The title of Scannell’s book refers to an episode in her work with AIDS patients when she realizes that the "good doctor" she’d been taught to be--scientifically precise, medically focused and aggressive--was not what many of her patients wanted or needed. From that point on, she strove to understand the nature of her patients’ suffering and how they might be cherished and morally supported during the last weeks and days of their lives. In a series of essays she offers haunting portraits of the men and women she served--and of herself, as she learns to recognize and grapple with her own anger, grief, comfort, and joy.
The story is told from the perspective of Julian, a recent college graduate who appears to be waiting for employment commensurate with his education; he lives at home with his solicitous widowed mother. The setting is the recently integrated South of the 1960’s. Events unfold during a ride on an integrated bus, in which all of the story’s complex relationships are played out: the vindictive, self-deluding dependency of Julian on his mother; the insightless yet well-intentioned doting of his mother, who is tied to the societal conventions in which she was raised; the condescension of "enlightened" whites toward blacks; the resentment of blacks toward well-meaning whites- all depicted with great skill and humor.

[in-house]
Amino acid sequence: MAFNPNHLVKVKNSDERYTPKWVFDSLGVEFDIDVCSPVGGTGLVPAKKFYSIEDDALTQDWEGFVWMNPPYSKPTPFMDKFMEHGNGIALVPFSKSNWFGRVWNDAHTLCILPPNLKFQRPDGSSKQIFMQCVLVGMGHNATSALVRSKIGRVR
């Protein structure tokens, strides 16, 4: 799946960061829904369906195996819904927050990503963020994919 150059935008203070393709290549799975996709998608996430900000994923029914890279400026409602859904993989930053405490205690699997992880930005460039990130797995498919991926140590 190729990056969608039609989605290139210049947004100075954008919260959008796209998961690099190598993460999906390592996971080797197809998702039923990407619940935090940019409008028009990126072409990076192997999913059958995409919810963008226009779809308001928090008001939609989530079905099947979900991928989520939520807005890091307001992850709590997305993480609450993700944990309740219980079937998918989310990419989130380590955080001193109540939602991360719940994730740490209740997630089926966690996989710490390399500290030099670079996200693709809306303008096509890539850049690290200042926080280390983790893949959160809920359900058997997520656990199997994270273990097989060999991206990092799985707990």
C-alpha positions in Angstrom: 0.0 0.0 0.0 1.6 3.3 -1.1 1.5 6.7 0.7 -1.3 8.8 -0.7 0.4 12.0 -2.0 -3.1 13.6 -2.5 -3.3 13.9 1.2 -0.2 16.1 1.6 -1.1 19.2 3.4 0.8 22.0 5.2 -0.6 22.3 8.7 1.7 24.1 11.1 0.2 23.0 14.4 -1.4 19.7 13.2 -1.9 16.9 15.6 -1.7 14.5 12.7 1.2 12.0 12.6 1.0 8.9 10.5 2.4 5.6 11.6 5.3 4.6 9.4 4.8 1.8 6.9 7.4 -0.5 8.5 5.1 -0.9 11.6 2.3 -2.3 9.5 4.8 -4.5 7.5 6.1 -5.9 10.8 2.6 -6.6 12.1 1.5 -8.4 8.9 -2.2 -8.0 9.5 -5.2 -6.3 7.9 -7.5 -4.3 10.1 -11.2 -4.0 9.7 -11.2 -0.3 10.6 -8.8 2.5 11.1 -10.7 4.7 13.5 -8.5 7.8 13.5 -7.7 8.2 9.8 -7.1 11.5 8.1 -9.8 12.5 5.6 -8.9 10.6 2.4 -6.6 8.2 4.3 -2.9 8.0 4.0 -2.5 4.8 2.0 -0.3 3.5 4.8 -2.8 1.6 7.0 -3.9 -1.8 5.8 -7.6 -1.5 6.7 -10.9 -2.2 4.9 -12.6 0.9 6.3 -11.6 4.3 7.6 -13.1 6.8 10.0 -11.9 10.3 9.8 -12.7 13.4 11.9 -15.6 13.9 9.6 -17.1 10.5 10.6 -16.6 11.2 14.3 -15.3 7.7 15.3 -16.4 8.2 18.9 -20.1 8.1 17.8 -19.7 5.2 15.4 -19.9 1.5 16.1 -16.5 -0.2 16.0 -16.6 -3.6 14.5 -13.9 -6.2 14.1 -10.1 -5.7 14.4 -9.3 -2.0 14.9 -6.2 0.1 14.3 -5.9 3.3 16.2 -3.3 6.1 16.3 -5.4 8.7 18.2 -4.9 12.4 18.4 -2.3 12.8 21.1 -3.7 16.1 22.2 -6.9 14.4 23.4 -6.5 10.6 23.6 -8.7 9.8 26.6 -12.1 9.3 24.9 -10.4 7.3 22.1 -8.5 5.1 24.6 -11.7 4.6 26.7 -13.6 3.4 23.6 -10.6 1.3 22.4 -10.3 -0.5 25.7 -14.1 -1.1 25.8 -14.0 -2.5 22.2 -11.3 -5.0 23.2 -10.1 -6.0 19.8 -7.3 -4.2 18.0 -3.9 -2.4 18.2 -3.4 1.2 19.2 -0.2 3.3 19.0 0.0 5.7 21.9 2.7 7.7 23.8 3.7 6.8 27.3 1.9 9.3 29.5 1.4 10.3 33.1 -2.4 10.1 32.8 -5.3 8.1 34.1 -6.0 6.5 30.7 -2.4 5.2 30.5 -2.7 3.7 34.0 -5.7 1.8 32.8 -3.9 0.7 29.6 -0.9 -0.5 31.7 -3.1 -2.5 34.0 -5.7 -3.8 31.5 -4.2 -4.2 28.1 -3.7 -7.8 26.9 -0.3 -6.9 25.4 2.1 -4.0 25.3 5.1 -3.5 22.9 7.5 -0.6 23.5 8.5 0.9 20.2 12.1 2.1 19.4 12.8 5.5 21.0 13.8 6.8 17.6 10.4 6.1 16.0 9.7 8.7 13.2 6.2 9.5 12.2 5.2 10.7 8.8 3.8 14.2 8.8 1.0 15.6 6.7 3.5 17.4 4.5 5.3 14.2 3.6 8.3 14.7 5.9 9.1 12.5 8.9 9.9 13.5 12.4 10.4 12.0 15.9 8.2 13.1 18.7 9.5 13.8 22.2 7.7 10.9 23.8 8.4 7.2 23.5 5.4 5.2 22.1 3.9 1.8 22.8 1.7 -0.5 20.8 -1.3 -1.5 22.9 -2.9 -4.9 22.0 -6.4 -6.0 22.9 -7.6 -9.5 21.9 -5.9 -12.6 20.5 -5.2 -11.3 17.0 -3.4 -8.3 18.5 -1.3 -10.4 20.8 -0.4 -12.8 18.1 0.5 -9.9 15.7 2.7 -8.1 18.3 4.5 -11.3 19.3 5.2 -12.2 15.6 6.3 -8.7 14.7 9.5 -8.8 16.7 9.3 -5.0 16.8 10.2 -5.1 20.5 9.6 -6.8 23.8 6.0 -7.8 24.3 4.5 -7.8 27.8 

The crisis occurs in a confrontation between Julian’s mother and a black woman wearing the same hat, when the mother tries to give a penny to her counterpart’s child. In the incident, Julian’s mother suffers a stroke to which Julian is at first oblivious, being so consumed with fury at his mother’s (to him inappropriate) gesture to the child. When he realizes how disabled his mother is, Julian is overwhelmed with grief and fear; the extent of his self-deception is fully confirmed.
This is American writer Richard Wright's story of his life as a black child in the American South (Mississippi, Tennessee, and Arkansas) in the early decades of the 20th century. Black Boy opens with the disaster in which Richard at the age of four accidentally burns down his grandparents' house and is beaten nearly to death by his mother as punishment. The book ends with Richard's hopeful escape north to Chicago at the age of eighteen.